Barcelona-based Jewish art collective Mozaika posted a trailer for their upcoming film “Verbannung: L’exili jueu a Barcelona (1933-1945).” It features a team of nocturnal sign posters sharing portraits of Jewish exiles who arrived in Spain during the Nazi occupation. David Oliver’s image is pasted up on the streets of Barcelona, honouring his arrival to the city in September1933. “Verbannung” deals with the unexplored lives and history of Oliver and nine other Jewish intellectuals, writers and film makers. Mozaika is a multidisciplinary organization celebrating Jewish culture.
A group of Jewish film professionals flee Nazi Germany for a new life in Spain. Determined to continue with their careers, David Oliver and director cum theatre manager Kurt-Louis Flatau form “Ibérica Films” in Barcelona, 1934. The expertise they bring with them will leave an indelible mark on Spanish Cinema.
A production still from the Ibérica Films production Doña Francisquita (1935). My grandmother (and production chief) Edith Oliver sits in the foreground . Having to work on shoestring budgets forced Ibérica Films to operate very much as a family affair. Directly behind her stands the film’s director, Hans Behrendt. Both are dressed in the ubiquitous UFA work uniform…a white lab coat.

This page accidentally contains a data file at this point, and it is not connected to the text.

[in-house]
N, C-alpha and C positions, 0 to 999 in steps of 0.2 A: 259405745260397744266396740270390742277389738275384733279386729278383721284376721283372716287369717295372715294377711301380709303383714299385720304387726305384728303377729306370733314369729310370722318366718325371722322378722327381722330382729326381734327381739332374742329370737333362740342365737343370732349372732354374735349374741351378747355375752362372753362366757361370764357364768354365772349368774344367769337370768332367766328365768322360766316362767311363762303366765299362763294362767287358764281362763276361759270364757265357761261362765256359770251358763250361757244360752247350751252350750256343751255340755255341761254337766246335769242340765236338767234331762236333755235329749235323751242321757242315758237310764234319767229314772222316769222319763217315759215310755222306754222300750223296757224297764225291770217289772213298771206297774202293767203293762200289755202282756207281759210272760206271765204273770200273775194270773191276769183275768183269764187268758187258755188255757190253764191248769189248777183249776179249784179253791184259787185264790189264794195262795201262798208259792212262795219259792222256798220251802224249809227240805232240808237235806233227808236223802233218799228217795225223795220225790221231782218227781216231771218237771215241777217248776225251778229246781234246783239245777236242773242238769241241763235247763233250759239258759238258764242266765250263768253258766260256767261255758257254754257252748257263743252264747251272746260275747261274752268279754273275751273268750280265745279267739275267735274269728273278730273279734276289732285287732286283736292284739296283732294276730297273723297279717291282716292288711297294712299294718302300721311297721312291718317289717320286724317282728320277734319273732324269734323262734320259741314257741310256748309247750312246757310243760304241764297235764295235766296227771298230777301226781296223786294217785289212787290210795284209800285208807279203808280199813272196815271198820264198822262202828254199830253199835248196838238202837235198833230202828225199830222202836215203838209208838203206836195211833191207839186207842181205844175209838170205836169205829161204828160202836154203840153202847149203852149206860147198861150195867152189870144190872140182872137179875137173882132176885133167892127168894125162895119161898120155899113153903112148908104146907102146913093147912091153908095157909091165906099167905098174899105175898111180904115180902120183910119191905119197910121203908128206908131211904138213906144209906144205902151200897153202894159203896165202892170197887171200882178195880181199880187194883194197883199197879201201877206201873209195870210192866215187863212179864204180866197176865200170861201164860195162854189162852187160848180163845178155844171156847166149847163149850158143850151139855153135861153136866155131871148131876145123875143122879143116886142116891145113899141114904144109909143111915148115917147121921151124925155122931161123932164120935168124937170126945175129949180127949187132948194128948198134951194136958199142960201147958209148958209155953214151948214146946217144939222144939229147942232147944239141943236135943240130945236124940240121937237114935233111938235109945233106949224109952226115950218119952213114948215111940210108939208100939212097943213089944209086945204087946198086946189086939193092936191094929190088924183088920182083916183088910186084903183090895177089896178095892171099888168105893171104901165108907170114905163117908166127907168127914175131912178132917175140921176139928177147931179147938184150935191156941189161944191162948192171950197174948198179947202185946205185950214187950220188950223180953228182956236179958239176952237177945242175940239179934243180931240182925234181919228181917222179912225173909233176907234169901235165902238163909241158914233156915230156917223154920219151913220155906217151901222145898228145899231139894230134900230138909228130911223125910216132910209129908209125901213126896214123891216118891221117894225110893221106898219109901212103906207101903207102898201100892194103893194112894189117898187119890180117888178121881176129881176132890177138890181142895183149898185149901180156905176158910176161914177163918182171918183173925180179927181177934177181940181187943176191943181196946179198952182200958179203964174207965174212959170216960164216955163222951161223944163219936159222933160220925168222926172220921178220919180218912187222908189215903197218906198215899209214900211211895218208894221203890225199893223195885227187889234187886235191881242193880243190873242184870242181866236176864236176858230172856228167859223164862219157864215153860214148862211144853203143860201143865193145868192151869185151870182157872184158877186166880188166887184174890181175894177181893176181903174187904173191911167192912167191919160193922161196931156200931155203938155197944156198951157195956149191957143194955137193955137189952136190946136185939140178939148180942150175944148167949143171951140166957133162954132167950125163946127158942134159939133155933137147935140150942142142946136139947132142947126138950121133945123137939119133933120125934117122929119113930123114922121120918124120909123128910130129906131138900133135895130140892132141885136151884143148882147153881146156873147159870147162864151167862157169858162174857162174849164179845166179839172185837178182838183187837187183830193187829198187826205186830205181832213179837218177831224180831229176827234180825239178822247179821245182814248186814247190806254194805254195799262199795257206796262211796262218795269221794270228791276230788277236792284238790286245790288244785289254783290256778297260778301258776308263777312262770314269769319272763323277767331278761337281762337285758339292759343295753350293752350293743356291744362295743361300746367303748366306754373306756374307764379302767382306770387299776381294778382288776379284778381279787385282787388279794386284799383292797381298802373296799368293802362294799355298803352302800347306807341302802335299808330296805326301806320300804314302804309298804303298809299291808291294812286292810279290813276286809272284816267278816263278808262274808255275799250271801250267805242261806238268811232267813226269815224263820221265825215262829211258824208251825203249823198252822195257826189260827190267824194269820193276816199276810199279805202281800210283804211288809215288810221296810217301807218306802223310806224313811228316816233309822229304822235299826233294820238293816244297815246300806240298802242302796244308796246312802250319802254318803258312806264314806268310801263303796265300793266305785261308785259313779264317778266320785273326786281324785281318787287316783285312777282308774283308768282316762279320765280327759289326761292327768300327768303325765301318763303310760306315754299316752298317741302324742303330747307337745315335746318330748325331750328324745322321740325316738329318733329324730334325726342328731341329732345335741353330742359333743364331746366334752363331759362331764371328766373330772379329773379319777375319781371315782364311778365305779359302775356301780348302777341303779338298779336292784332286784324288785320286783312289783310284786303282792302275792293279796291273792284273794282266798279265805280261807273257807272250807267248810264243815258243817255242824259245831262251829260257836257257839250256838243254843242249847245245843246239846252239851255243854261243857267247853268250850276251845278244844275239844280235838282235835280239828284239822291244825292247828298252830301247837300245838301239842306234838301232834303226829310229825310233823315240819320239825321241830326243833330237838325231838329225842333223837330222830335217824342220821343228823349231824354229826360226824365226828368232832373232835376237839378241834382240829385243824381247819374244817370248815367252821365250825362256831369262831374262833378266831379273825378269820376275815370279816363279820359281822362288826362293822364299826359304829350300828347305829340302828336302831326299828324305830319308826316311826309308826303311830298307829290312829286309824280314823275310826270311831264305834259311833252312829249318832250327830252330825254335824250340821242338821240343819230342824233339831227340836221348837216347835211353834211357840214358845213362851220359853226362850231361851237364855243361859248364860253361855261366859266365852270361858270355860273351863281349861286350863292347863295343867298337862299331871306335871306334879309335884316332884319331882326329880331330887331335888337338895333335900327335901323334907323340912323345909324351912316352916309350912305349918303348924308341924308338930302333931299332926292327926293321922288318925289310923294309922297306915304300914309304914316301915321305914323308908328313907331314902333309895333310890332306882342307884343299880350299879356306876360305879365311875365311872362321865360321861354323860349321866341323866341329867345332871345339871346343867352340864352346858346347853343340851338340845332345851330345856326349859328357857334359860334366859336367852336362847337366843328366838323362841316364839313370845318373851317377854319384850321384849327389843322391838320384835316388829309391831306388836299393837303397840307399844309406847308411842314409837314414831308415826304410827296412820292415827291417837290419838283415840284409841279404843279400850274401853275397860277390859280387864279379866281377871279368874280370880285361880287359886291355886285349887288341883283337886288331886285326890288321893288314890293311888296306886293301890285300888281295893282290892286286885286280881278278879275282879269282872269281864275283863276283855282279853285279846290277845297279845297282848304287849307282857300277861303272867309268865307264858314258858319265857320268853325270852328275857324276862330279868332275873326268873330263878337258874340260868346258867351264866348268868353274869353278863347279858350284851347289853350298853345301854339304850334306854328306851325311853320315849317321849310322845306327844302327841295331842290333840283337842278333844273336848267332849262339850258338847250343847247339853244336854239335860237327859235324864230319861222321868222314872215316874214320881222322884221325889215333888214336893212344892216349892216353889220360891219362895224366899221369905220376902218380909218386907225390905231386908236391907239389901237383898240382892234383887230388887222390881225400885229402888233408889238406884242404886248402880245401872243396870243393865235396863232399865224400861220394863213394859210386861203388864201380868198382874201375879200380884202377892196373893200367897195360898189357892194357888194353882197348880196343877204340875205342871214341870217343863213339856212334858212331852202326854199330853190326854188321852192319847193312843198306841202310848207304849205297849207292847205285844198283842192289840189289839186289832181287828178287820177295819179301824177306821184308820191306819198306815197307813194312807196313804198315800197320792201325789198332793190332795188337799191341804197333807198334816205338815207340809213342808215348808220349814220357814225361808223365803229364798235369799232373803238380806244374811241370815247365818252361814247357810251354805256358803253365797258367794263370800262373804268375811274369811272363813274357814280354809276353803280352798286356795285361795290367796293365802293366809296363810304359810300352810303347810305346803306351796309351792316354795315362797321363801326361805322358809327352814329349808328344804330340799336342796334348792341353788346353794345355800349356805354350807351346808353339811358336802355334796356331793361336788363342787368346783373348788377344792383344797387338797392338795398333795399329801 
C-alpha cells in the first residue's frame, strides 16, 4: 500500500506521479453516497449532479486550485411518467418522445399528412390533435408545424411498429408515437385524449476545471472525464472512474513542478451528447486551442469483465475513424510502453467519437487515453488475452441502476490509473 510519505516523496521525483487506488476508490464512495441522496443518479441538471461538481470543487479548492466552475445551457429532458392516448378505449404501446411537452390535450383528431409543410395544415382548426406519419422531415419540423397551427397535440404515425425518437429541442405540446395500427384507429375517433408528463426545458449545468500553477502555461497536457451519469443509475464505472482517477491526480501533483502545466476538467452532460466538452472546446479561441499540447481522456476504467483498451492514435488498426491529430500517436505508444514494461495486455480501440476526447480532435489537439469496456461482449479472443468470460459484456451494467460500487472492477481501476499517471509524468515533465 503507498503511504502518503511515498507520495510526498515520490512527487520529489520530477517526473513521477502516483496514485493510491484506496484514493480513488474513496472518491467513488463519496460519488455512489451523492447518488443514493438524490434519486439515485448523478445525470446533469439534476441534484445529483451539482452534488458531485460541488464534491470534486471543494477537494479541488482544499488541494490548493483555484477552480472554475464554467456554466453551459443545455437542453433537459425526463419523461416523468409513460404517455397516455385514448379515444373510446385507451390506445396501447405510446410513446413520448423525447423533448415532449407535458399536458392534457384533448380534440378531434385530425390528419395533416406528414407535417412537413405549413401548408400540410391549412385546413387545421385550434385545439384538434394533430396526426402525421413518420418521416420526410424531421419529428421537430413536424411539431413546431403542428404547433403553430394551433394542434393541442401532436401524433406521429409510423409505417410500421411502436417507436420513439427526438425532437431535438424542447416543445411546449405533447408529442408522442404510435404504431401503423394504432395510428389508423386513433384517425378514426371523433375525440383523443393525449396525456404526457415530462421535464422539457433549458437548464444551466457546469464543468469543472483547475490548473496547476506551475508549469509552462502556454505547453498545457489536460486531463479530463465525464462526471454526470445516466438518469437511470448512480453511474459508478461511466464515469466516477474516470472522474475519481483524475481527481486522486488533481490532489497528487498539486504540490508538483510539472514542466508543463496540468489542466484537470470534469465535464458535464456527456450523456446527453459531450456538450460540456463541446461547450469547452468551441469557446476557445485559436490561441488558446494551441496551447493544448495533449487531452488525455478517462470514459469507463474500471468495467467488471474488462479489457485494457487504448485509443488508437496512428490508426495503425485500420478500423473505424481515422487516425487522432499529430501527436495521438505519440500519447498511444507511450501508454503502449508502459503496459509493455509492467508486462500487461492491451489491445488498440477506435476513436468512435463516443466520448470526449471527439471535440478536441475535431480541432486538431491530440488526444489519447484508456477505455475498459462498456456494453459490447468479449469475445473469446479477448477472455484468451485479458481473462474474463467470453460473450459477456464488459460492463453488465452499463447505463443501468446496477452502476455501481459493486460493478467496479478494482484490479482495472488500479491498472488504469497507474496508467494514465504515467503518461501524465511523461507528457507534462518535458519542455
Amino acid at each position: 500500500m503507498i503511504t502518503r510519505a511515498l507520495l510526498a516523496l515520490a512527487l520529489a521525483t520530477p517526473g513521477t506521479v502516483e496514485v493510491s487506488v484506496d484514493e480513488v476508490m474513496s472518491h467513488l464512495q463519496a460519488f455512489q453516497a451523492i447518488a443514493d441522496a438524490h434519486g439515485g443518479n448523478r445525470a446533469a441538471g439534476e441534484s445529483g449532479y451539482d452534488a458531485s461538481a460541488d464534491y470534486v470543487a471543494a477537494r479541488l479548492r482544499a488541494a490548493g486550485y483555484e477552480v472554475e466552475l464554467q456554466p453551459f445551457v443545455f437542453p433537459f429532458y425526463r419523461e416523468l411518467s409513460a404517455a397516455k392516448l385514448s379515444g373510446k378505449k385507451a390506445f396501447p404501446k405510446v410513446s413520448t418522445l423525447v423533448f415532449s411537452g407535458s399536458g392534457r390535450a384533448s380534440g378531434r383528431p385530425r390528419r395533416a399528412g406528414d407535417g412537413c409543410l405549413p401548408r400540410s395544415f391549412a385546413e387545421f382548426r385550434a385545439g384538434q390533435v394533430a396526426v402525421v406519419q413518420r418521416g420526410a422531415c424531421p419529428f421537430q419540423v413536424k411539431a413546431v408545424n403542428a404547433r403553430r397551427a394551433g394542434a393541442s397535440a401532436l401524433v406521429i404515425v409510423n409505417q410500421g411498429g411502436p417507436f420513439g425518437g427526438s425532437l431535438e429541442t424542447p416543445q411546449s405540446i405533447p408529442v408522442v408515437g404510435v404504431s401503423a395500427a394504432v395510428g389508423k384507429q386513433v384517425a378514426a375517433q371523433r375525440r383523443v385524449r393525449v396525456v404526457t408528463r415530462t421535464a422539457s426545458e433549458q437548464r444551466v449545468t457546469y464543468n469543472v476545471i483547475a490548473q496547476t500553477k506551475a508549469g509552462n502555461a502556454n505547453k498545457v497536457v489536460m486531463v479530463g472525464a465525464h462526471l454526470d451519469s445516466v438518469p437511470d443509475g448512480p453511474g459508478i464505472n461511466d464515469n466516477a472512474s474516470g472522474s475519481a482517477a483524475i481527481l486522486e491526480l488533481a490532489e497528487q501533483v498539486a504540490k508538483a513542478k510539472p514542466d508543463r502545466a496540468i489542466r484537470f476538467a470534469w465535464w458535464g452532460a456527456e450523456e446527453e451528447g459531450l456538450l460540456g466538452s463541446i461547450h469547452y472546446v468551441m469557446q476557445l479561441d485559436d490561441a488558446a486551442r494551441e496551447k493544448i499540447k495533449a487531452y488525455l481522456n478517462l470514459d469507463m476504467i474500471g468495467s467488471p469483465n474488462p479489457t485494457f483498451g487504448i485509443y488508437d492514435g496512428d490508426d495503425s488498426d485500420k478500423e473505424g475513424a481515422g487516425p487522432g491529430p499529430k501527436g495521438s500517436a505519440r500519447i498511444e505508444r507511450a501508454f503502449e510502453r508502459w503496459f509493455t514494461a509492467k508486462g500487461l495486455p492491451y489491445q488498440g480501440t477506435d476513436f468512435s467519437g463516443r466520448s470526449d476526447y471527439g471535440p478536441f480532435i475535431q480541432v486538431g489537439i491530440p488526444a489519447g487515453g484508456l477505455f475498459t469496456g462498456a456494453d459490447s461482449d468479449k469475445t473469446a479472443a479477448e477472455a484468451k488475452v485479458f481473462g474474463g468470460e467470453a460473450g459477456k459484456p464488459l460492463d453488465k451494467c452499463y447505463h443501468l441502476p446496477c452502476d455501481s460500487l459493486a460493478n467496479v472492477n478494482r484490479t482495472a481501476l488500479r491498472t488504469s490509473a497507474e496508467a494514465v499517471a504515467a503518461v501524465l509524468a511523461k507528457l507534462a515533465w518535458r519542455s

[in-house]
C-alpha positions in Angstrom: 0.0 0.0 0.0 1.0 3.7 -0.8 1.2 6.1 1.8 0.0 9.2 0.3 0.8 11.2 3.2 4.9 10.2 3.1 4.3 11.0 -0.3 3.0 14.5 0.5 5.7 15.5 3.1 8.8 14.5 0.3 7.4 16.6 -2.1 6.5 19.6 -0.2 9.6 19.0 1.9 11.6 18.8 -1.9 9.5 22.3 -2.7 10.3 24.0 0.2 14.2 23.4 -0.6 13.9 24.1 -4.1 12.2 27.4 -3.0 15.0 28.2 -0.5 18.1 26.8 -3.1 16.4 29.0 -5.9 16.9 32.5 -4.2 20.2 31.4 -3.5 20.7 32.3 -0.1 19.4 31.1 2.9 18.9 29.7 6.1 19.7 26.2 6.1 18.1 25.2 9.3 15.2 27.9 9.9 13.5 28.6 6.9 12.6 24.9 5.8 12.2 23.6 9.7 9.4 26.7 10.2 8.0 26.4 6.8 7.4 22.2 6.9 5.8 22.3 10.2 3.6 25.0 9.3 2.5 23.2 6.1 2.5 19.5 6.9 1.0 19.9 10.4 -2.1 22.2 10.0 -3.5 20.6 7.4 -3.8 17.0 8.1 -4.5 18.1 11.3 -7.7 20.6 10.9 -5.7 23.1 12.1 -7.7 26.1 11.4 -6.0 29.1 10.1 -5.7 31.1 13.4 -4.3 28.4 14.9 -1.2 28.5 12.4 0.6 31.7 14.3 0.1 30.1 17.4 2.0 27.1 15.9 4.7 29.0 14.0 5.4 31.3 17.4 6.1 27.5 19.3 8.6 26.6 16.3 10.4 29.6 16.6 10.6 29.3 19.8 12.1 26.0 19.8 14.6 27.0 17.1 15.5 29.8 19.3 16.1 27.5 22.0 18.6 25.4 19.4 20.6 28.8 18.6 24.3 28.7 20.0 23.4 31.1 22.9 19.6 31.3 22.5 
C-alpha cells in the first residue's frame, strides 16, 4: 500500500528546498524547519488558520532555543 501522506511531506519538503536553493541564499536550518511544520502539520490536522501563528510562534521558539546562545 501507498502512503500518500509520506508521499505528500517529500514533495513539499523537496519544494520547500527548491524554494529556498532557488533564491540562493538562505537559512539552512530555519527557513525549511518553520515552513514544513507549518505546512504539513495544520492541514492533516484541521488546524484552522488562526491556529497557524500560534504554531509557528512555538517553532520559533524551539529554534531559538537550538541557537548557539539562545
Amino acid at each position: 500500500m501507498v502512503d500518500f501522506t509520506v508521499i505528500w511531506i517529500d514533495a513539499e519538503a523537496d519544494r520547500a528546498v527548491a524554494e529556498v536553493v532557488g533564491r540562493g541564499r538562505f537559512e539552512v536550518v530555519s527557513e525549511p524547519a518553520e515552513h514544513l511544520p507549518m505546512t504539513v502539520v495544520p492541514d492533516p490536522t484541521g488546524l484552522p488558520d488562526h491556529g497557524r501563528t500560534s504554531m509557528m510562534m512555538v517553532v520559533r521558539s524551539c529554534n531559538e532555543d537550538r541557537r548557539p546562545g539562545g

“…..Not much warranted the slogan “Kunst des Dritten Reiches” in this first Grosse Deutsche Kunstausstellung. The subject matter that is usually associated with this period in German history – steely eyed, blond warriors, Hitler and his henchmen in uniform, muscular farmers and breast-feeding mothers – increasingly took over the inventory of subsequent exhibitions. Nazi propaganda art emerged as reputable artists, such as the sculptor Kolbe for instance, changed their style to suit Nazi ideology and as mediocre artists, but fanatic followers of the regime, got promoted […]
A few artists are testimony to the ongoing process of a developing National Socialist style and the abandonment by artists of their aesthetic principles. The sculptor Georg Kolbe was represented with his earlier work in the “Degenerate Art” show. As he altered his style to conform to the Third Reich’s aesthetic demands, his idealized men and women in heroic poses gained entrance into the annual shows at the Haus der Kunst.”
Ursula A. Ginder, The Development of Two Pivotal Art Exhibitions, Munich 1937